In an Education Week commentary essay about school boards in 2009, I wrote, “[M]y sense of things, after two stints on my local school board…is that school boards have been overtaken by the ‘educatocracy,’ by powerful trade unions, certified specialists, certification agencies, state and federal rule-makers and legislators, grants with strings, billion-dollar-contractor lobbyists, textbook mega-companies, professional associations, and lawyers—the list could go on.”
I am quite gleeful, therefore, that the new report from Fordham entitled Does School Board Leadership Matter? asks most of the right questions about school boards—and provides some very interesting and helpful answers for progress moving forward.
Complaints about school boards are legion—and well known—and they carry on. A few titles in the new report’s endnotes spell it out: “School Boards: A Troubled American Institution” (by Jacqueline Danzberger), School Boards in America: A Flawed Exercise in Democracy (by Gene Maeroff), and Beseiged: School Boards and the Future of American Politics (William Howell). The dates of these publications range from 1992 to 2010. And, of course, Checker Finn beat them all, suggesting in a 1991 Education Week commentary that we should probably “declare local boards and superintendents to be archaic in the 1990s, living fossils of an earlier age…. Local school boards are not just superfluous. They are also dysfunctional.”
“Under these circumstances,” I wrote in my 2009 Ed Week commentary, “it doesn’t surprise me that many people think school boards are irrelevant. They are. Boards do a lot of moving the chairs around on the deck, but they’re not really steering the boat.”
Nevertheless, our 14,000 public-school boards of education remain, more like the iceberg than the boat—useless, unless you run into one.
This short but power-packed study by Arnold Shober, associate professor of government at Lawrence University, and Michael Hartney, researcher in political science at the University of Notre Dame, is here to offer hope: done right, school boards can work for kids.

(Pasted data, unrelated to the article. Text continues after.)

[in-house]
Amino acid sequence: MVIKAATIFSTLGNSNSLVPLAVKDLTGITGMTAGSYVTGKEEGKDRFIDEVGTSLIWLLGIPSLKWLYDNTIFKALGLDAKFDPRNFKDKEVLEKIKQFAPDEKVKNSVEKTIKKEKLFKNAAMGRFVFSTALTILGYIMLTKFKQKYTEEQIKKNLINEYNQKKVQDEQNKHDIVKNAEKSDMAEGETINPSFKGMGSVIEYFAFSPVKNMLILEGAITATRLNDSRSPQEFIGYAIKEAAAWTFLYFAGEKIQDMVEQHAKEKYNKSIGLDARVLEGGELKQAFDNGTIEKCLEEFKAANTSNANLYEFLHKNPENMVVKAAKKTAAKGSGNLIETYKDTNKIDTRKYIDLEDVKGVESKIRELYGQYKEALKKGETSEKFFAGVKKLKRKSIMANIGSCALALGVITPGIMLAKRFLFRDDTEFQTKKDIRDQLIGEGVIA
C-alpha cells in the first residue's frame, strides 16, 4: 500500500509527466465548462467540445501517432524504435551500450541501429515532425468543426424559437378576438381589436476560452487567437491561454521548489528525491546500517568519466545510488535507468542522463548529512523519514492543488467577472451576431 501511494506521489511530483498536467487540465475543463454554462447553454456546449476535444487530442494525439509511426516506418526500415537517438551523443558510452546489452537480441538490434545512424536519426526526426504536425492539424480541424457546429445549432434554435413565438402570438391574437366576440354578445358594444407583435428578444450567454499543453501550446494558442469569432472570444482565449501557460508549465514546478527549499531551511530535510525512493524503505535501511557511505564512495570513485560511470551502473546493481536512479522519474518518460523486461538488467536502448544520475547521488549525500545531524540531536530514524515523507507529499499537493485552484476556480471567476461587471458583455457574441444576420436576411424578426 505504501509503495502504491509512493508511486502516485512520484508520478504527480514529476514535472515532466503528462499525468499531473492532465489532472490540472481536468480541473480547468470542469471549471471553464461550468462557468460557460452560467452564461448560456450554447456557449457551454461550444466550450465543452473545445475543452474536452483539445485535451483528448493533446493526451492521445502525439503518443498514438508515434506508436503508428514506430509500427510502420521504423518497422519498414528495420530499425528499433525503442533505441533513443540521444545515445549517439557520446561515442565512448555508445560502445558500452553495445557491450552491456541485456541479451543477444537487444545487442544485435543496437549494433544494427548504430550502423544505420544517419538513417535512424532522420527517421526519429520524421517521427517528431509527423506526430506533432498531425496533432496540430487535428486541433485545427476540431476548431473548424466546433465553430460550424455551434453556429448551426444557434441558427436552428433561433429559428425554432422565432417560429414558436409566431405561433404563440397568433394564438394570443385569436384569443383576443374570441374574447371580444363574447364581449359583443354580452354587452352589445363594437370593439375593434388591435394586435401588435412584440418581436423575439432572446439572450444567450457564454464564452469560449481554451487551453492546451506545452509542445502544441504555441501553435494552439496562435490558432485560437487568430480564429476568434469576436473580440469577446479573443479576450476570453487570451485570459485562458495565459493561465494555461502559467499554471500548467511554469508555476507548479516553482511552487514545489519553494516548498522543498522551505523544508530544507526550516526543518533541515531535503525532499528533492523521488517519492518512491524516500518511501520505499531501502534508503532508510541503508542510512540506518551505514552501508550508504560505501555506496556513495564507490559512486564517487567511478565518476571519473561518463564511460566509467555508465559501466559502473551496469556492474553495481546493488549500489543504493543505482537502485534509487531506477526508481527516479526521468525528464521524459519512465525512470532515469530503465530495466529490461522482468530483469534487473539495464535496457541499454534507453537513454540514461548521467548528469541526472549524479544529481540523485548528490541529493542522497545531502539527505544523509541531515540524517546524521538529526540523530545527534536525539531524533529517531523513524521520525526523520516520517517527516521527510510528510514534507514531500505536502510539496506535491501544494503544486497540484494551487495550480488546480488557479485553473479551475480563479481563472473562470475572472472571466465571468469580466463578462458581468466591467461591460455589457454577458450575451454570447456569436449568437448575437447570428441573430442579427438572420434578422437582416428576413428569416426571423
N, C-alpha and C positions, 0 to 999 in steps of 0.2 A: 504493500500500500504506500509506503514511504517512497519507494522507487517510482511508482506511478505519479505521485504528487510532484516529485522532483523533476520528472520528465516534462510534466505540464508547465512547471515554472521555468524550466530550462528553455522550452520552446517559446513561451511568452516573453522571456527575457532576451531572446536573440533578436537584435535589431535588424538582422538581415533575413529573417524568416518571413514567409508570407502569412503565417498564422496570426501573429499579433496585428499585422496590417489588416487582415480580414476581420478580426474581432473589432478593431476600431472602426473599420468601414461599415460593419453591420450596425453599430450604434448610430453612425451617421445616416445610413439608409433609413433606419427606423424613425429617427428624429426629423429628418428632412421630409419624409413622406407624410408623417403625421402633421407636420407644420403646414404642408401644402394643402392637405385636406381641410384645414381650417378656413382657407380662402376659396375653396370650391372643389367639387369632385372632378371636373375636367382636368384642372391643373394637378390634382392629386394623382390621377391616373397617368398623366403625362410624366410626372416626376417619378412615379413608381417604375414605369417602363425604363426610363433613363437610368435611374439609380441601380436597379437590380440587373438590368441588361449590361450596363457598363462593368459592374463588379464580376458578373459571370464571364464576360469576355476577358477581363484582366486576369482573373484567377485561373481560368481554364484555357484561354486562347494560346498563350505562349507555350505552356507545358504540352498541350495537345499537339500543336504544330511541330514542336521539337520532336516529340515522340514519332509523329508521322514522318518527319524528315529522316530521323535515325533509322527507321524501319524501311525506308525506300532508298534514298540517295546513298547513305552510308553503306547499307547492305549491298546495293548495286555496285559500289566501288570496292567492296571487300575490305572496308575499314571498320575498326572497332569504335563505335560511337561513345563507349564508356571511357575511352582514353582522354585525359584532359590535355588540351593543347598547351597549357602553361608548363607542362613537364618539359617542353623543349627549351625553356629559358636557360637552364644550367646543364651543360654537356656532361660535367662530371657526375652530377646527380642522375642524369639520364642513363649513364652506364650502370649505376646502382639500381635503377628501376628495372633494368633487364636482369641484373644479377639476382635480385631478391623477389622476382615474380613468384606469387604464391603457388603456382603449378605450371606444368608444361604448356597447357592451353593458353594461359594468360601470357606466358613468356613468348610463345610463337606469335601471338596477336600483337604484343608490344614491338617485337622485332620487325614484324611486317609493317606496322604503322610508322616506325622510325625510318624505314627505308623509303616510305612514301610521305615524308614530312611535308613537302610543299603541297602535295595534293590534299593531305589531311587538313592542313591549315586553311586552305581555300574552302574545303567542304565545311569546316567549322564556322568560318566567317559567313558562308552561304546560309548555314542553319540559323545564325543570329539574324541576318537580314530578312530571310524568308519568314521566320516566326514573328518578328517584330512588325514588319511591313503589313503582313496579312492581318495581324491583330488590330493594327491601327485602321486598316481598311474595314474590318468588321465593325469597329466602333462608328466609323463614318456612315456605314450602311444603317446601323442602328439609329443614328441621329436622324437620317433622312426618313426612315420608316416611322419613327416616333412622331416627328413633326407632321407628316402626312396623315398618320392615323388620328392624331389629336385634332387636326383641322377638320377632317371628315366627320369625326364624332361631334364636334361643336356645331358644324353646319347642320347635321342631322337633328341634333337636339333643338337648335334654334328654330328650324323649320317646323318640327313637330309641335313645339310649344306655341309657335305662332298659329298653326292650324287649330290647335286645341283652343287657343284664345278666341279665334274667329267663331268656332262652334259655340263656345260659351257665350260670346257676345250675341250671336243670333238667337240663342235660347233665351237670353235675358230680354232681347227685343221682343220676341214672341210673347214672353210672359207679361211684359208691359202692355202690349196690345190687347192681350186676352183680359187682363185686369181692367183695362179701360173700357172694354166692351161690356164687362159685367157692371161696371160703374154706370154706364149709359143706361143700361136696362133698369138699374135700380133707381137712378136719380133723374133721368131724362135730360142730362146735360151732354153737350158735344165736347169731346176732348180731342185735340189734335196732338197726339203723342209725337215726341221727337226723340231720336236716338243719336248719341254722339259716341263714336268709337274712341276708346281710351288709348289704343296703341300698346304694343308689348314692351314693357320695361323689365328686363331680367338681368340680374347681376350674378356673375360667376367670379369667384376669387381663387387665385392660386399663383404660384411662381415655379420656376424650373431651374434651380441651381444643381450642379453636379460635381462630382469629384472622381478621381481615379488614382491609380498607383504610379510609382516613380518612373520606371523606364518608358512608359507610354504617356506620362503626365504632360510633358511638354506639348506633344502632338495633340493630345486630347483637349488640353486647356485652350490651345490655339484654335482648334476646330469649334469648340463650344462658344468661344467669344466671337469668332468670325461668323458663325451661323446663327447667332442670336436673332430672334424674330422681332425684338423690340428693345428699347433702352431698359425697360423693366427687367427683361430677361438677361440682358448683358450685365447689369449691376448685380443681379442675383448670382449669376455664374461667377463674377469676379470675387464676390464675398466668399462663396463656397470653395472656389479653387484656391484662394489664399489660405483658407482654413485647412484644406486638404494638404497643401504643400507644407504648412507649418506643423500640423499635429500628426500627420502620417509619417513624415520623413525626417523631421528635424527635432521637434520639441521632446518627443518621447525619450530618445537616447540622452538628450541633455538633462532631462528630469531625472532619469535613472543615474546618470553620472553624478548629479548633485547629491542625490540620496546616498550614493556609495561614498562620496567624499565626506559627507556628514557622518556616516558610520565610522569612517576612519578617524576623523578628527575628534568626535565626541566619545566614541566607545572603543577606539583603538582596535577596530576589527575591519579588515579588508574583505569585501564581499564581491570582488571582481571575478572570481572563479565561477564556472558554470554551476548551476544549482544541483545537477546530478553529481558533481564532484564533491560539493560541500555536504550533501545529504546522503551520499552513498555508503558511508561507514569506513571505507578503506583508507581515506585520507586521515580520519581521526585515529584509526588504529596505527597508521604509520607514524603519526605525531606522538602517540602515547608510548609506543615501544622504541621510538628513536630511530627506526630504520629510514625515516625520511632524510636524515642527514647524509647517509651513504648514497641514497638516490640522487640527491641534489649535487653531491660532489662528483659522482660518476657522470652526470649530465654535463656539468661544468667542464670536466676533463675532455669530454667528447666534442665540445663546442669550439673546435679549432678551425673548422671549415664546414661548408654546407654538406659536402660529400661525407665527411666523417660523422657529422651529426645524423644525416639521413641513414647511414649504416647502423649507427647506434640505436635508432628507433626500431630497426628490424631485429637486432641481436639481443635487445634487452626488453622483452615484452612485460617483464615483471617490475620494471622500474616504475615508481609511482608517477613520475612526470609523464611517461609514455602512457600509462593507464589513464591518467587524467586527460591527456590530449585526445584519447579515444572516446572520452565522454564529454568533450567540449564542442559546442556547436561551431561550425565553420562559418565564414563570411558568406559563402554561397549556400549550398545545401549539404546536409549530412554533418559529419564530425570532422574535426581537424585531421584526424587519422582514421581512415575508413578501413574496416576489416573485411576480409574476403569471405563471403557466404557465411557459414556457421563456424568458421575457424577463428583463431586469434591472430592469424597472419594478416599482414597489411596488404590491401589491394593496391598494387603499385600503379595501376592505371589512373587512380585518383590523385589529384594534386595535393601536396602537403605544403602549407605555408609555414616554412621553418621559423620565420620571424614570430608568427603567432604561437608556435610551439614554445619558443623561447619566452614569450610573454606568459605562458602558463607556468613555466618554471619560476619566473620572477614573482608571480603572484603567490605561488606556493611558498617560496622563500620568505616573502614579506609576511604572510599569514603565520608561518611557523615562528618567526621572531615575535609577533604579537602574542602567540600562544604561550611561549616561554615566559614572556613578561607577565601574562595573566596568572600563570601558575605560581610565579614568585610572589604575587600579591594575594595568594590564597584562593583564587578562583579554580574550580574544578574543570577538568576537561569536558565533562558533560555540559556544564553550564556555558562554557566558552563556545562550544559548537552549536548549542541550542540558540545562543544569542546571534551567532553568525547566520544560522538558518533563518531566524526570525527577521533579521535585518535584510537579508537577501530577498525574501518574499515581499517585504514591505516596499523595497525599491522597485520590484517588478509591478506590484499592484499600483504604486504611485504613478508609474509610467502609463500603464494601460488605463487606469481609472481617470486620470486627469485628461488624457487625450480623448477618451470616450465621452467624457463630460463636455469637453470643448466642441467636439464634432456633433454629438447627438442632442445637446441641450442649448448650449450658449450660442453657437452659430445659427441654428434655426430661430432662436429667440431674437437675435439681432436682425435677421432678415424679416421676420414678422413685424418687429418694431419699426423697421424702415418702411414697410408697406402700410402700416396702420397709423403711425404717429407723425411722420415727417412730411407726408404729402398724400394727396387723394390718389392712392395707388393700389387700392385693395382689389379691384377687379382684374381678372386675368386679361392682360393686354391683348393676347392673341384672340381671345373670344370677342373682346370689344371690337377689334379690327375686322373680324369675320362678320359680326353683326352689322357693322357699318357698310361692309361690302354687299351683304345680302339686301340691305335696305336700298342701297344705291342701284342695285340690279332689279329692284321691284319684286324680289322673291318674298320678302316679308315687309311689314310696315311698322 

The authors go right for the jugular, with four very important questions: Do school board members have the capacity to govern effectively? Do districts with higher-capacity board members ‘beat the odds’ and excel academically, despite district characteristics? What characteristics of board members are associated with greater capacity? Is a district’s method of selecting board members associated with its ability to beat the odds?
These are not all the questions that need be posed, but they are essential ones if we are to begin to move American education governance to a place where democracy can reassert itself. As Fordham research manager Dara Zeehandelaar and executive vice president for research Amber Northern write in their introduction, this is “the first large-scale effort to gauge the capacity of board members to lead America’s school districts effectively.”
Though my five-plus years on a school board in upstate New York certainly proved to me that boards lacked the capacity to do much of anything effectively, I never gave up hope. And it’s nice to see the authors of this study using survey data from 900 school board members in 419 unique school districts all across the country to prove that my faith was not in vain. Their findings are not all bleak, and many are nuanced enough to suggest at least a few possible improvements.
The good news is that “just over half of board members have reasonably accurate knowledge of on-the-ground conditions in their districts.” The bad news is that too much information is not “reasonably” accurate—and even when it is, it’s not enough:
- Board members’ knowledge sometimes “diverges widely from the facts” about their districts. Almost half of the survey respondents’ knowledge “did not match district conditions.”
- Board members were most knowledgeable about collective-bargaining requirements and least knowledgeable about academic standards.
- A full 82 percent of respondents believed that “defining success only in terms of student achievement is narrow and shortsighted.”
- Nearly two-thirds of board members receive no pay for their work.
- The capacity of U.S. school board members correlates with the academic performance of students.
This last finding about “capacity” is a crucial part of the study and offers the best on-ramp to improvement. Rather than painting boards and their members with a broad brush, Shober and Hartney spend time defining different types of capacity—possessing accurate knowledge about a district, focusing on student learning, and adopting effective work practices.